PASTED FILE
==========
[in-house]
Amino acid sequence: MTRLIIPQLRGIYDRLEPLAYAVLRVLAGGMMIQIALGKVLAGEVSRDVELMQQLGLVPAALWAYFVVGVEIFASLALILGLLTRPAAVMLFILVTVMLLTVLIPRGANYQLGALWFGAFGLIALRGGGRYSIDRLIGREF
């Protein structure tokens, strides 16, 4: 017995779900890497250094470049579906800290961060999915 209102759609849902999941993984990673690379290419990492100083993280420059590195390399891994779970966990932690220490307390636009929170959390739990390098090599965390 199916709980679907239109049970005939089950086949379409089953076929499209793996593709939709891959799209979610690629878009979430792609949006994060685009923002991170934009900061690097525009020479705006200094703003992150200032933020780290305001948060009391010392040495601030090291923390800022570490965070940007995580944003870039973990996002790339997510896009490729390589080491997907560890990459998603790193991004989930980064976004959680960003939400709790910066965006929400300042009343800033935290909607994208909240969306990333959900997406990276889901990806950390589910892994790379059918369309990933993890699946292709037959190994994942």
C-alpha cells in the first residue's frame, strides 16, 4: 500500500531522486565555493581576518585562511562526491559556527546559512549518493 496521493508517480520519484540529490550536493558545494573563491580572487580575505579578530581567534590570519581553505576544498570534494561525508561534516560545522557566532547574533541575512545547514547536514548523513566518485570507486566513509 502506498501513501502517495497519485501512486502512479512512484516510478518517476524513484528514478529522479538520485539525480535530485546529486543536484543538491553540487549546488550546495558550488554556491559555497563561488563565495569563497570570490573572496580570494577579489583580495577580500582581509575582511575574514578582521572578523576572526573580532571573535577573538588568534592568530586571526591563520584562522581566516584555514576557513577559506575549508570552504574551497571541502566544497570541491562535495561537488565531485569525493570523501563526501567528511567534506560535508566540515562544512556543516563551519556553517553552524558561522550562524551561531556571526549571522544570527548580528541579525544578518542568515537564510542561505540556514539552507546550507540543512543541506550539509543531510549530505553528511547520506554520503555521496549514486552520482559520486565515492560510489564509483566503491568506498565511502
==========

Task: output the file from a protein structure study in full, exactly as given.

[in-house]
Amino acid sequence: MTRLIIPQLRGIYDRLEPLAYAVLRVLAGGMMIQIALGKVLAGEVSRDVELMQQLGLVPAALWAYFVVGVEIFASLALILGLLTRPAAVMLFILVTVMLLTVLIPRGANYQLGALWFGAFGLIALRGGGRYSIDRLIGREF
């Protein structure tokens, strides 16, 4: 017995779900890497250094470049579906800290961060999915 209102759609849902999941993984990673690379290419990492100083993280420059590195390399891994779970966990932690220490307390636009929170959390739990390098090599965390 199916709980679907239109049970005939089950086949379409089953076929499209793996593709939709891959799209979610690629878009979430792609949006994060685009923002991170934009900061690097525009020479705006200094703003992150200032933020780290305001948060009391010392040495601030090291923390800022570490965070940007995580944003870039973990996002790339997510896009490729390589080491997907560890990459998603790193991004989930980064976004959680960003939400709790910066965006929400300042009343800033935290909607994208909240969306990333959900997406990276889901990806950390589910892994790379059918369309990933993890699946292709037959190994994942």
C-alpha cells in the first residue's frame, strides 16, 4: 500500500531522486565555493581576518585562511562526491559556527546559512549518493 496521493508517480520519484540529490550536493558545494573563491580572487580575505579578530581567534590570519581553505576544498570534494561525508561534516560545522557566532547574533541575512545547514547536514548523513566518485570507486566513509 502506498501513501502517495497519485501512486502512479512512484516510478518517476524513484528514478529522479538520485539525480535530485546529486543536484543538491553540487549546488550546495558550488554556491559555497563561488563565495569563497570570490573572496580570494577579489583580495577580500582581509575582511575574514578582521572578523576572526573580532571573535577573538588568534592568530586571526591563520584562522581566516584555514576557513577559506575549508570552504574551497571541502566544497570541491562535495561537488565531485569525493570523501563526501567528511567534506560535508566540515562544512556543516563551519556553517553552524558561522550562524551561531556571526549571522544570527548580528541579525544578518542568515537564510542561505540556514539552507546550507540543512543541506550539509543531510549530505553528511547520506554520503555521496549514486552520482559520486565515492560510489564509483566503491568506498565511502